Holy Mushroom on Thee Facebooks

Clostridium Records website

 

Naisian, Rejoinder

naisian rejoinder

Sludge-infused noise rock serves as the backdrop for lyrical shenanigans on the three-song Rejoinder EP from Sheffield, UK, trio Naisian. Running just 12 minutes, it’s a quick and thickened pummel enacted by the band, who work in shades of post-metal for “90 ft. Stone,” “Mantis Rising” and “Lefole,” most especially in the middle cut, but even there, the focus in on harsh vocals and lumbering sonic heft. It’s now been seven years since the band sort-of issued their debut album, Mammalian, and six since they followed with the Monocle EP, and the time seems to have stripped down their sound to a degree. “Lefole” is the longest track on Rejoinder at 5:18 and it’s still shorter than every other song Naisian have put out to-date. Their crunch lacks nothing for impact, however, and to go with the swing of “Lefole,” everybody seems to contribute to a vocal assault that only adds to the punishing but thoughtful vibe.

Naisian on Thee Facebooks

Naisian on Bandcamp

 

Haunted, Dayburner

haunted dayburner

The effects-laden vocal swirl at the outset of Haunted’s “Mourning Sun” and moments in the Italian act’s longer-form material, “Waterdawn” or “Orphic,” for example, will invariably lead some listeners to point to a Windhand influence, but the character of the band’s second album, Dayburner (on Twin Earth, DHU and Graven Earth all), follows their 2016 self-titled (review here) by holding steady to a developing identity of its own. To be sure, vocalist Christina Chimirri, guitarists Francesco Bauso and Francesco Orlando, bassist Frank Tudisco and drummer Dario Casabona make their way into a deep, murky swamp of modern doom in “Dayburner” (video posted here), but in the crush of their tones amid all that trance-inducing riffing, they cast themselves as an outfit seeking to express individuality within the set parameters of style. Their execution, then, is what it comes down to, and with “Orphic” (12:46) and “Vespertine” (13:19) back to back, there’s plenty of doom on the 66-minute 2LP to roll that out. And they do so in patient and successful form, with marked tonal vibrancy and a sense of controlling the storm they’re creating as they go.

Haunted on Thee Facebooks

Twin Earth Records website

DHU Records webstore

Graven Earth Records webstore

 

Pabst, Chlorine

pabst chlorine

So, the aesthetic is different. Pabst play a blend of noise, post-punk, heavy rock and grunge, but with the ready pop influence — to wit, the outright danceability of “Shits,” reminiscent in its bounce of later Queens of the Stone Age – and persistent melodicism, there’s just a twinge of what Mars Red Sky did for heavy rolling riffs happening on Chlorine, their Crazysane Records debut. It’s in that blend of dense low-end fuzz and brighter vocal melodies, but again, Pabst, hailing from Berlin, are on their own trip. Weird but almost more enjoyable than it seems to want to be, the 12-track/35-minute outing indulges little and offers singalong-ready vibes in “Catching Feelings” and “Waterslide” while “Waiting Loop” chills out before the push of “Accelerate” and the angularity of “Cheapskate” take hold. Chrlorine careens and (blue) ribbons its way to the drive-fast-windows-open stylization of “Summer Never Came” and the finale “Under Water,” a vocal effect on the latter doing nothing to take away from its ultra-catchy hook. It’s not for everyone, but it’s a record someone with just the right kind of open mind can come to love.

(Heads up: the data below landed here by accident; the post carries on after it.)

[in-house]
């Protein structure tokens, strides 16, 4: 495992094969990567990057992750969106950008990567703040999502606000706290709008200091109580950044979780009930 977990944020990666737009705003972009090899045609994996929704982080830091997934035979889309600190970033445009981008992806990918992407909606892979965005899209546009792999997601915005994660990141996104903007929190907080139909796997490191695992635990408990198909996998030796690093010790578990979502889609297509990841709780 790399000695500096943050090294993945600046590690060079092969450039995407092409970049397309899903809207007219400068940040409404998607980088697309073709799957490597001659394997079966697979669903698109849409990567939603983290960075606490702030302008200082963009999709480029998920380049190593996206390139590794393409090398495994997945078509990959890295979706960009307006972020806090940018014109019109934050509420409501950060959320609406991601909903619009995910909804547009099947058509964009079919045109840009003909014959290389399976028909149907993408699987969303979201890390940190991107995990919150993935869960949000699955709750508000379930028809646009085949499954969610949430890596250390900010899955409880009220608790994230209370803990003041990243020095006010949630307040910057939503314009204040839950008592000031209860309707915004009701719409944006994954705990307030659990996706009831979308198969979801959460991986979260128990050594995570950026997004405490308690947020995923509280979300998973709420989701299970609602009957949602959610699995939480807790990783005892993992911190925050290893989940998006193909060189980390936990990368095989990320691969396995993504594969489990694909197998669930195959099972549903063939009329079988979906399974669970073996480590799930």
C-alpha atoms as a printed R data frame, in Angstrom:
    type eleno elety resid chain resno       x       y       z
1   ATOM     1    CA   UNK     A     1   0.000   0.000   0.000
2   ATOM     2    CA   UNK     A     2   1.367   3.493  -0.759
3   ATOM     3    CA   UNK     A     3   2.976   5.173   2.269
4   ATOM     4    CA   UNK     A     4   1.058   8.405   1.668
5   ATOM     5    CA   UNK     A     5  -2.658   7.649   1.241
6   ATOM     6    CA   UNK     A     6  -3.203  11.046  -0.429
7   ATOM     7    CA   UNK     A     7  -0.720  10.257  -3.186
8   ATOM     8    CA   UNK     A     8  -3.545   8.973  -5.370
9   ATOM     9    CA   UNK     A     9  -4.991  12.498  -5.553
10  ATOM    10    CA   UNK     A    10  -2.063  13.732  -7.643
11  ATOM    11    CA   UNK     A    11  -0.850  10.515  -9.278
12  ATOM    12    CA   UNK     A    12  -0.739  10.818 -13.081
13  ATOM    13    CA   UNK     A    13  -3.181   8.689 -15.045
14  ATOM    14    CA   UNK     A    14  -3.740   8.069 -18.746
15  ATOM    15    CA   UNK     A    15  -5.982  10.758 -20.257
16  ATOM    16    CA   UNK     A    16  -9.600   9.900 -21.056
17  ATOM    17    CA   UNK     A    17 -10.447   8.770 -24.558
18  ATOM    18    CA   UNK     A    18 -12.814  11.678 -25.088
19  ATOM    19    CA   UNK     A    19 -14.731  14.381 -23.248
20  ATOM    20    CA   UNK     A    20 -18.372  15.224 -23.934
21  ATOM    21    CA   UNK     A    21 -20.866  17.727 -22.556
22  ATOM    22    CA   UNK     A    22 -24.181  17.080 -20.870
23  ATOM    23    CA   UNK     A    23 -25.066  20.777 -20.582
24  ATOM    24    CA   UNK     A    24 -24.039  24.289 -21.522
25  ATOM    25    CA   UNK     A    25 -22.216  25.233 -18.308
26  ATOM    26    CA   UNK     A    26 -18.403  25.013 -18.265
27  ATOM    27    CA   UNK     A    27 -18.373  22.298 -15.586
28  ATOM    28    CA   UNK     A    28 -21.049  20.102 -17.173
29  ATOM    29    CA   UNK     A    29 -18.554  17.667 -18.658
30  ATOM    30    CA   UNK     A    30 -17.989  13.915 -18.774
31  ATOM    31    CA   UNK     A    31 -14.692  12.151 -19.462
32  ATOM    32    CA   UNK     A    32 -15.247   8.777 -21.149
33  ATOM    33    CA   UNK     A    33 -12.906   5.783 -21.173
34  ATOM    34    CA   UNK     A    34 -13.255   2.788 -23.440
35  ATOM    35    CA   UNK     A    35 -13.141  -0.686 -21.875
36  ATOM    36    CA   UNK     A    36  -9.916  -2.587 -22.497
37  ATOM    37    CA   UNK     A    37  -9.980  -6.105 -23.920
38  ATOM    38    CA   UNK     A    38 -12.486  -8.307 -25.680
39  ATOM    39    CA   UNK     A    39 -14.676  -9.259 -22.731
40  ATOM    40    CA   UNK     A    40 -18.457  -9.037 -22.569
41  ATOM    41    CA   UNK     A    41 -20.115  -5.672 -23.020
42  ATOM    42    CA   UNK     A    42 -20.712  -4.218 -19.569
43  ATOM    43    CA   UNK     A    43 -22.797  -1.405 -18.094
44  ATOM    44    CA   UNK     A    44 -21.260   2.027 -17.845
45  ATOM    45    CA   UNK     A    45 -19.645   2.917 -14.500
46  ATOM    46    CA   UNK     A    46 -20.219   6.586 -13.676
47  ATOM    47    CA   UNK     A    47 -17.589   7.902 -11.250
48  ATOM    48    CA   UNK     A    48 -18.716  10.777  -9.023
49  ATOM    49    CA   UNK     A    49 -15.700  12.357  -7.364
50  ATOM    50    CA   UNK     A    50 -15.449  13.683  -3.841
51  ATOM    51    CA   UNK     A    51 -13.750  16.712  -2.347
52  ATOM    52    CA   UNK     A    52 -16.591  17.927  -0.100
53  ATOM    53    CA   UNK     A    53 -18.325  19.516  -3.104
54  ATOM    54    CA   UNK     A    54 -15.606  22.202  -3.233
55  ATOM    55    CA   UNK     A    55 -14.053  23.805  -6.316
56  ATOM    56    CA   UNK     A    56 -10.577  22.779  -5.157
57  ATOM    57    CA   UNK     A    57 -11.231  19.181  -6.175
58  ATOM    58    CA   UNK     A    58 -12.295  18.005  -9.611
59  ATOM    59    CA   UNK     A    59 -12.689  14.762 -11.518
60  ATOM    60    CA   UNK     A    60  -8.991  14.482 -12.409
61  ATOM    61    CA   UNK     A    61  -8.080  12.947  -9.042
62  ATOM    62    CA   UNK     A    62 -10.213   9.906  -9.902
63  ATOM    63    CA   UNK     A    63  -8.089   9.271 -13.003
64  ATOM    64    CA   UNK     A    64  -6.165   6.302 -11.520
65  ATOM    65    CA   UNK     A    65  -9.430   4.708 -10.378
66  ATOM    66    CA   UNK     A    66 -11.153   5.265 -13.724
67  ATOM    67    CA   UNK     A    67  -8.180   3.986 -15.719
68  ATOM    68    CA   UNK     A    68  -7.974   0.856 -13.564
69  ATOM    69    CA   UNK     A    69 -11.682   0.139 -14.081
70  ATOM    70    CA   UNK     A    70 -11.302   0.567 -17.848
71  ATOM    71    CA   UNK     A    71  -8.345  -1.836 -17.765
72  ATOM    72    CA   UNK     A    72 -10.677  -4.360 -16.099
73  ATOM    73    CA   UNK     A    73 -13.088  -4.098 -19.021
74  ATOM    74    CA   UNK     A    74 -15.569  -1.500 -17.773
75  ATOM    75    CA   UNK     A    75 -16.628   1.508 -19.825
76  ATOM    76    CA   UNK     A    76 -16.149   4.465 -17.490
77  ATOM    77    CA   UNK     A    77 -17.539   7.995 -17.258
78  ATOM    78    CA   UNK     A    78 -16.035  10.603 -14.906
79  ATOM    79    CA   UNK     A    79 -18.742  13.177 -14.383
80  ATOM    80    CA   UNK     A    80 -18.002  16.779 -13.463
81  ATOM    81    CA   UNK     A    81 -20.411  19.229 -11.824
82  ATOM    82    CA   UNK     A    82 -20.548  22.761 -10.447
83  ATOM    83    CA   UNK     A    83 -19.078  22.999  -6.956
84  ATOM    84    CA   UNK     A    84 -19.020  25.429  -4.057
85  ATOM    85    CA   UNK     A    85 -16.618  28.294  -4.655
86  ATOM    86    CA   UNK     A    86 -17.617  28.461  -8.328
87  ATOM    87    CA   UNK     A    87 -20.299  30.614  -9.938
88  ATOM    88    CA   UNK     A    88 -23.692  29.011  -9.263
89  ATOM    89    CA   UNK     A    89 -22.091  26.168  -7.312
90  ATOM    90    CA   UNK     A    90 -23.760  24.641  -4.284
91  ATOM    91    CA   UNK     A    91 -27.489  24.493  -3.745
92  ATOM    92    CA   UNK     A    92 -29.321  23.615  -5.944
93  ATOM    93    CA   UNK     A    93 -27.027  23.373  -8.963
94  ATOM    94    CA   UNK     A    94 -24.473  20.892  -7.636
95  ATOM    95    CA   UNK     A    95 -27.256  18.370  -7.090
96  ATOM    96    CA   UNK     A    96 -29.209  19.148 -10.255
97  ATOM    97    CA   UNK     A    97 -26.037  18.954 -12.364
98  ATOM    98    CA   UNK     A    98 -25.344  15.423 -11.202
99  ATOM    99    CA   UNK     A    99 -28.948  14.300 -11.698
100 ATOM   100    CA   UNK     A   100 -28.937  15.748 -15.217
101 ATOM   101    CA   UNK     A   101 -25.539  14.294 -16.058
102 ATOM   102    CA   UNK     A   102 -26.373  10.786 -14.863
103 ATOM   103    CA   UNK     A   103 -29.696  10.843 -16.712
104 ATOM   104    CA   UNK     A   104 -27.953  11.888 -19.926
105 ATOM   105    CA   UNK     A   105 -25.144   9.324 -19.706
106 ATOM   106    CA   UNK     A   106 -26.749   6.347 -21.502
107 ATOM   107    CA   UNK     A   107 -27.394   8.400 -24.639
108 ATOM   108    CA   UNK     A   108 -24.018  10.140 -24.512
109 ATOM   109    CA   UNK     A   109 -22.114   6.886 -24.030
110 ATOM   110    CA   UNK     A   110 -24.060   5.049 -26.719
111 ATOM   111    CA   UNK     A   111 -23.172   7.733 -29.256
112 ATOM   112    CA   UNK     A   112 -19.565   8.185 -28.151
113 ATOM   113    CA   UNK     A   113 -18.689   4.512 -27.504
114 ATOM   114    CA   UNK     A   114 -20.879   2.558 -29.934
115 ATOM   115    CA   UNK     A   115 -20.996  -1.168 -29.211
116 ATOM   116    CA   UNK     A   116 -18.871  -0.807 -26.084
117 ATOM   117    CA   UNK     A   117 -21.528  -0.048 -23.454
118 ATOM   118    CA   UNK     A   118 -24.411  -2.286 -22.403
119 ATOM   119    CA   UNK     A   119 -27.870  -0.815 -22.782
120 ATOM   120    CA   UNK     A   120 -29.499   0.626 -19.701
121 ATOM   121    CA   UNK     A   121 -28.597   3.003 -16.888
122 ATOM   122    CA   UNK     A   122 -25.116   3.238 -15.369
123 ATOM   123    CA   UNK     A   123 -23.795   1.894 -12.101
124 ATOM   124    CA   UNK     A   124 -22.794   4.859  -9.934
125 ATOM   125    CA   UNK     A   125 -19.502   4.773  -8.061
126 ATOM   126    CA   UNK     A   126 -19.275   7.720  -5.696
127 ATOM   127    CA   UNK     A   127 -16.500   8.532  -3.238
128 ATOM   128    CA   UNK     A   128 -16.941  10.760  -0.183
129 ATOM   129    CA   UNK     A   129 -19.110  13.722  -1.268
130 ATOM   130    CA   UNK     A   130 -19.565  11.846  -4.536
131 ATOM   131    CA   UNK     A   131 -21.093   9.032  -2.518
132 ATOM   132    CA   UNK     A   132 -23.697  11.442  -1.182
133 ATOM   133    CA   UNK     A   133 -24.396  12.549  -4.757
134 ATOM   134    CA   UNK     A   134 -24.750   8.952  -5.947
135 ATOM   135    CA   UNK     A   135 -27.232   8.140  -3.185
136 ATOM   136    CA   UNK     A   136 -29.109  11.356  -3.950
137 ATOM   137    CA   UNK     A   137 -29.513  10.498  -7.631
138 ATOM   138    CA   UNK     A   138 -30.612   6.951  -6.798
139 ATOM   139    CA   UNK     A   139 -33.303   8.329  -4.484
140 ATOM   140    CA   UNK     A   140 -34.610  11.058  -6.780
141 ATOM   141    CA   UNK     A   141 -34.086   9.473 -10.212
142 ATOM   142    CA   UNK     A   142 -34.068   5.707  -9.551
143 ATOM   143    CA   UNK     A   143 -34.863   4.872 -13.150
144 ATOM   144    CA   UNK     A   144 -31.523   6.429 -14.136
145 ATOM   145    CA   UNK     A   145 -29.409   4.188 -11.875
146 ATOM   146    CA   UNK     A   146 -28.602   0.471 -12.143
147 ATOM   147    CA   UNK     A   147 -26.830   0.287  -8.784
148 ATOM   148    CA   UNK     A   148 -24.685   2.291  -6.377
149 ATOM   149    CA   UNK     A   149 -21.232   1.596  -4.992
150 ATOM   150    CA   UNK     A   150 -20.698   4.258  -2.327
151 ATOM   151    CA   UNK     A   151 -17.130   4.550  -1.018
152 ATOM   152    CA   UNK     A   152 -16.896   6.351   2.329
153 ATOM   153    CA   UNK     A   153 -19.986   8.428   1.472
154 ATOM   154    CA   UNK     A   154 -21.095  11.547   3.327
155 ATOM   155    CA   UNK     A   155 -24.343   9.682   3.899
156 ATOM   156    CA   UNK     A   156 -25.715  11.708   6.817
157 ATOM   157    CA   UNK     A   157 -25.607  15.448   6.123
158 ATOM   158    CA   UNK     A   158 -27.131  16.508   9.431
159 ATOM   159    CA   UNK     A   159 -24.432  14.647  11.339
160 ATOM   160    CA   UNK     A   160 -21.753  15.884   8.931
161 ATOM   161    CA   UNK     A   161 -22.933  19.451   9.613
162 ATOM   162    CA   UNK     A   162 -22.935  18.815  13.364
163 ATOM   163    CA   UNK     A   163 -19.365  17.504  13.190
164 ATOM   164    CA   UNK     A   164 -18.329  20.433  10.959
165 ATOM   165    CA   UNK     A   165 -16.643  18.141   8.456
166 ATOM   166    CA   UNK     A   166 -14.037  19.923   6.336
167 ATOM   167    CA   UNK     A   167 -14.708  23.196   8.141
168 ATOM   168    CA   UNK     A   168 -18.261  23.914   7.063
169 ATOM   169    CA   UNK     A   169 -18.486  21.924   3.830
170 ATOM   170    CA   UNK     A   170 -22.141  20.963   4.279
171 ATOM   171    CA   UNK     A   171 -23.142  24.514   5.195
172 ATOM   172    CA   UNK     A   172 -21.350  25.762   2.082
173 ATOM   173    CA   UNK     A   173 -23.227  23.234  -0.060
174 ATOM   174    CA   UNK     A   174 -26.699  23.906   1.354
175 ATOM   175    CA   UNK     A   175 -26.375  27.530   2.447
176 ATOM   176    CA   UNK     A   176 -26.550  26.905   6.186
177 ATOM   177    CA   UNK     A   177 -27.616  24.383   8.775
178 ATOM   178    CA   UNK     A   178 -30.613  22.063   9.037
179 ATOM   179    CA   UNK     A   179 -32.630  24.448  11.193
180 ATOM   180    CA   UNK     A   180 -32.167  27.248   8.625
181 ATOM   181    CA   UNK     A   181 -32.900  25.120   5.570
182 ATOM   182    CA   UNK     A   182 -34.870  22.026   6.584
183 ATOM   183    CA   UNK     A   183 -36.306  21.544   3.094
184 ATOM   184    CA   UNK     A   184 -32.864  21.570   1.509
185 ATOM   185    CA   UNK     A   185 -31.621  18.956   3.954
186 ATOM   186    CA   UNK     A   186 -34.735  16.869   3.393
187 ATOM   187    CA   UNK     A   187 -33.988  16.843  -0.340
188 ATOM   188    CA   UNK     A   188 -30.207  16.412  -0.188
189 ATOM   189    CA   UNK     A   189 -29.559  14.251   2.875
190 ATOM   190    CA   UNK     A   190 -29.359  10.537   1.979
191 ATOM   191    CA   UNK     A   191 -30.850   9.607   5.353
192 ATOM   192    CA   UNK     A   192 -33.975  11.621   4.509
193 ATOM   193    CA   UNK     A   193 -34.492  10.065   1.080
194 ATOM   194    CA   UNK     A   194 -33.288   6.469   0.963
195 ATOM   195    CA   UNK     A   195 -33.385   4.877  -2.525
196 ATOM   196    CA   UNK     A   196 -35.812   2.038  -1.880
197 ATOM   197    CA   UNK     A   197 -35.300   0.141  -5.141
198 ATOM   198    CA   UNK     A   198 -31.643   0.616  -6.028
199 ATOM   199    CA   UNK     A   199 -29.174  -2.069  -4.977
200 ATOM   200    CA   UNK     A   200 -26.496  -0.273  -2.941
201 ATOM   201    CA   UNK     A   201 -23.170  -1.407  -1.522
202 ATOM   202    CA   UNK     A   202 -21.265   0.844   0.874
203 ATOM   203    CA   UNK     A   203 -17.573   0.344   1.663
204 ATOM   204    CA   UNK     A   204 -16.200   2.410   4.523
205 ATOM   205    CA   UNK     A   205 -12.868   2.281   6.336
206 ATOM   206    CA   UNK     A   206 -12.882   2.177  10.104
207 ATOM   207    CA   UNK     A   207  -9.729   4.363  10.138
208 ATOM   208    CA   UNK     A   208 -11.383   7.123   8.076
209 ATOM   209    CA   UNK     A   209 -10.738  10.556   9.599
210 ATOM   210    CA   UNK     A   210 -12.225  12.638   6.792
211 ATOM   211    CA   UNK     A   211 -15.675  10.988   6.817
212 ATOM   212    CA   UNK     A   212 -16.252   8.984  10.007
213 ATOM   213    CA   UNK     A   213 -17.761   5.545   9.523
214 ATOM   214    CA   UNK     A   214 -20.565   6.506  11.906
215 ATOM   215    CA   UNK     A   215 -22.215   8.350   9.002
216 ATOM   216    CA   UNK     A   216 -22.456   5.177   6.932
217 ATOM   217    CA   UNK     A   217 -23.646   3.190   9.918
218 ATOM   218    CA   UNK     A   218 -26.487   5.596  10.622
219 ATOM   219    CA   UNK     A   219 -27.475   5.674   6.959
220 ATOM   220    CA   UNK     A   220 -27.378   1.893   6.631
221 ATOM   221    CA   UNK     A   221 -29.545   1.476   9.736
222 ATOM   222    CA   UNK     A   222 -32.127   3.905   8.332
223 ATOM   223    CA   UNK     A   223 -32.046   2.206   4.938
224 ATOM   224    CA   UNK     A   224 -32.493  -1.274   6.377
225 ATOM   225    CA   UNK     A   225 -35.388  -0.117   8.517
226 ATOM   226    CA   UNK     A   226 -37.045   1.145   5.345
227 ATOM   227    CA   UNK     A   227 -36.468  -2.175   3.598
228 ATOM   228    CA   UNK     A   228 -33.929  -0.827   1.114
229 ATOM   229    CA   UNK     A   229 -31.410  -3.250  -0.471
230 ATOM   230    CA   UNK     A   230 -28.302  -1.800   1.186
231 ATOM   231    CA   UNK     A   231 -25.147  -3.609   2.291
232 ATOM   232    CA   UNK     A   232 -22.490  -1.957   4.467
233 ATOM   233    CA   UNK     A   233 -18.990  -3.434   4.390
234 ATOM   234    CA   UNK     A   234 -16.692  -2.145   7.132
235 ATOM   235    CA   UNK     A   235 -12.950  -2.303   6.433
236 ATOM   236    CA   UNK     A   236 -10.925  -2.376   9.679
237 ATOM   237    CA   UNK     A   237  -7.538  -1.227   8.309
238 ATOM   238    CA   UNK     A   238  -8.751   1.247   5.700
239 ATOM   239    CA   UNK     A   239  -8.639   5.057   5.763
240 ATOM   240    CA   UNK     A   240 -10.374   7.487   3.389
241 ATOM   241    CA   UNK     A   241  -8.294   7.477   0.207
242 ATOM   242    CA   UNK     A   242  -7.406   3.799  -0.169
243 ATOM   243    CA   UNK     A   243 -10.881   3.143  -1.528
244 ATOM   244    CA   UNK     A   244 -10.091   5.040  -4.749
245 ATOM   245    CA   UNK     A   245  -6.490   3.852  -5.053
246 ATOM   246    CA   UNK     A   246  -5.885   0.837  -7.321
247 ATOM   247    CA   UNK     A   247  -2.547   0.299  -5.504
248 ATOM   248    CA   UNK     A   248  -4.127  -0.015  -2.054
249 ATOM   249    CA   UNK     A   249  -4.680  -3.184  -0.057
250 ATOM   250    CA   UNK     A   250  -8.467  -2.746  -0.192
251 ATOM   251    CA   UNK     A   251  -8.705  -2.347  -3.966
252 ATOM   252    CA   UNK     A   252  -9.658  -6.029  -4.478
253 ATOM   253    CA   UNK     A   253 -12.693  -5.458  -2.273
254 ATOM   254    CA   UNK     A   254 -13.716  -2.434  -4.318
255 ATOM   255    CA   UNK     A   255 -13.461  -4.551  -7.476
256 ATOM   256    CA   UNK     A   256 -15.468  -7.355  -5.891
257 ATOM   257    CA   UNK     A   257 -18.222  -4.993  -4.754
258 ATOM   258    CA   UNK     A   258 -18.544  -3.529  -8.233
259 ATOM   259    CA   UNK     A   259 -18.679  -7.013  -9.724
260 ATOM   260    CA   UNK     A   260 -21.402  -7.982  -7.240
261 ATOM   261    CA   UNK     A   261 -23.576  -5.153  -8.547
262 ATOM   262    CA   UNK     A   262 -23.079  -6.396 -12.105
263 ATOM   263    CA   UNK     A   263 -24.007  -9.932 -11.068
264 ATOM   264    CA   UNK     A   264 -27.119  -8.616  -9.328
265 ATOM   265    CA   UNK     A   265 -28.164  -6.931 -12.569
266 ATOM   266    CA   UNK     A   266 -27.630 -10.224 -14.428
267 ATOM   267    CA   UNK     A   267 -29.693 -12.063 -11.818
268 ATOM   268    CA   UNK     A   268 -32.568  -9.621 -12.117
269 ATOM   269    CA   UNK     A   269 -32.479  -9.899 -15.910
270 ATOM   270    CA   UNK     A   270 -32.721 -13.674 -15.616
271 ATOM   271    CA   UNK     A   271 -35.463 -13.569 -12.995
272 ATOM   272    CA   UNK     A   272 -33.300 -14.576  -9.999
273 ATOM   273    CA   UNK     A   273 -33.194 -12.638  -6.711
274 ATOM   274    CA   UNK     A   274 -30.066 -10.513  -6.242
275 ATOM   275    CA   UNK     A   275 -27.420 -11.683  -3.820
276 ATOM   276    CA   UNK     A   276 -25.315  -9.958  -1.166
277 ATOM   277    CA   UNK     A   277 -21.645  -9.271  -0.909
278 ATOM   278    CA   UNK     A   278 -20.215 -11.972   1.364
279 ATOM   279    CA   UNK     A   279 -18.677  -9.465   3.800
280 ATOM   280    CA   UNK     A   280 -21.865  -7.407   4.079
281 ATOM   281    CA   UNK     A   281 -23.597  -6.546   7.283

Pabst on Thee Facebooks

Crazysane Records webstore

 

L.M.I., IV

lmi iv

If you’ve got a dank basement full of skinny college kids, chances are Lansdale, Pennsylvania’s L.M.I. are ready to tear their faces off. The sludge-thickened riff punkers run abut 11 minutes with their five-song release, L.M.I. IV, and that’s well enough time to get their message across. Actually, by the end of “Neck of Tension” and “Weaning Youth,” roughly four and half minutes in, the statement of intent is pretty clear. L.M.I. present furious but grooving hardcore punk more given to scathe than pummel, and their inclusions on L.M.I. IV bring that to life with due sense of controlled chaos. Centerpiece “Lurking Breath” gives way to “First to Dark” – the longest cut at a sprawling 2:55 – and they save a bit of grunge guitar scorch and lower-register growling for closer “June was a Test,” there isn’t really time in general for any redundancy to take hold. That suits the feeling of assault well, as L.M.I. get in and get out on the quick and once they’re gone, all that’s left to do is clean the blood off the walls.